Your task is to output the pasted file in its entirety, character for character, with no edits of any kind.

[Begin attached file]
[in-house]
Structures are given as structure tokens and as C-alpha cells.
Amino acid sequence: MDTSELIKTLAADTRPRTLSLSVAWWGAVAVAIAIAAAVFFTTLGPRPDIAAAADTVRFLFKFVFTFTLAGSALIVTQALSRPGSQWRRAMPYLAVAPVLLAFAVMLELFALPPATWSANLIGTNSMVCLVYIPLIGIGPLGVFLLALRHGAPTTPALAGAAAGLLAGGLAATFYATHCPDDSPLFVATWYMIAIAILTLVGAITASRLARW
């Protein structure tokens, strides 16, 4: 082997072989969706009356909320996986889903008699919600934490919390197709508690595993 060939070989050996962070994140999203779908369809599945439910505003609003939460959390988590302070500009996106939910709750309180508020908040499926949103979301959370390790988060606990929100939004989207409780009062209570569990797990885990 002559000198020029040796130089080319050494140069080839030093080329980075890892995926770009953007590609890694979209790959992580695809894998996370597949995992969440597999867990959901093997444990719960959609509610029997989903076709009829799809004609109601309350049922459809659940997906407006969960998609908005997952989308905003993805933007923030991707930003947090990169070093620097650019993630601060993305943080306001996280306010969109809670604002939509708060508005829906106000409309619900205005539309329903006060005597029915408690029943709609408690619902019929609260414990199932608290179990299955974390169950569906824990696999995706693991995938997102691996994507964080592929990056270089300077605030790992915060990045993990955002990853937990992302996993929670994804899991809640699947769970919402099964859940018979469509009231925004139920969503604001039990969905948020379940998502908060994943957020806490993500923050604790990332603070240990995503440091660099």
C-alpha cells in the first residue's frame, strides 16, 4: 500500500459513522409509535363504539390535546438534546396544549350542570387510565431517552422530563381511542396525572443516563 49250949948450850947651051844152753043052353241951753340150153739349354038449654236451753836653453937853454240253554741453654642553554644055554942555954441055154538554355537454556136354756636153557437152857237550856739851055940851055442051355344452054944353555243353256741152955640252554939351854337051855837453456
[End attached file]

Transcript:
[in-house]
Structures are given as structure tokens and as C-alpha cells.
Amino acid sequence: MDTSELIKTLAADTRPRTLSLSVAWWGAVAVAIAIAAAVFFTTLGPRPDIAAAADTVRFLFKFVFTFTLAGSALIVTQALSRPGSQWRRAMPYLAVAPVLLAFAVMLELFALPPATWSANLIGTNSMVCLVYIPLIGIGPLGVFLLALRHGAPTTPALAGAAAGLLAGGLAATFYATHCPDDSPLFVATWYMIAIAILTLVGAITASRLARW
């Protein structure tokens, strides 16, 4: 082997072989969706009356909320996986889903008699919600934490919390197709508690595993 060939070989050996962070994140999203779908369809599945439910505003609003939460959390988590302070500009996106939910709750309180508020908040499926949103979301959370390790988060606990929100939004989207409780009062209570569990797990885990 002559000198020029040796130089080319050494140069080839030093080329980075890892995926770009953007590609890694979209790959992580695809894998996370597949995992969440597999867990959901093997444990719960959609509610029997989903076709009829799809004609109601309350049922459809659940997906407006969960998609908005997952989308905003993805933007923030991707930003947090990169070093620097650019993630601060993305943080306001996280306010969109809670604002939509708060508005829906106000409309619900205005539309329903006060005597029915408690029943709609408690619902019929609260414990199932608290179990299955974390169950569906824990696999995706693991995938997102691996994507964080592929990056270089300077605030790992915060990045993990955002990853937990992302996993929670994804899991809640699947769970919402099964859940018979469509009231925004139920969503604001039990969905948020379940998502908060994943957020806490993500923050604790990332603070240990995503440091660099």
C-alpha cells in the first residue's frame, strides 16, 4: 500500500459513522409509535363504539390535546438534546396544549350542570387510565431517552422530563381511542396525572443516563 49250949948450850947651051844152753043052353241951753340150153739349354038449654236451753836653453937853454240253554741453654642553554644055554942555954441055154538554355537454556136354756636153557437152857237550856739851055940851055442051355344452054944353555243353256741152955640252554939351854337051855837453456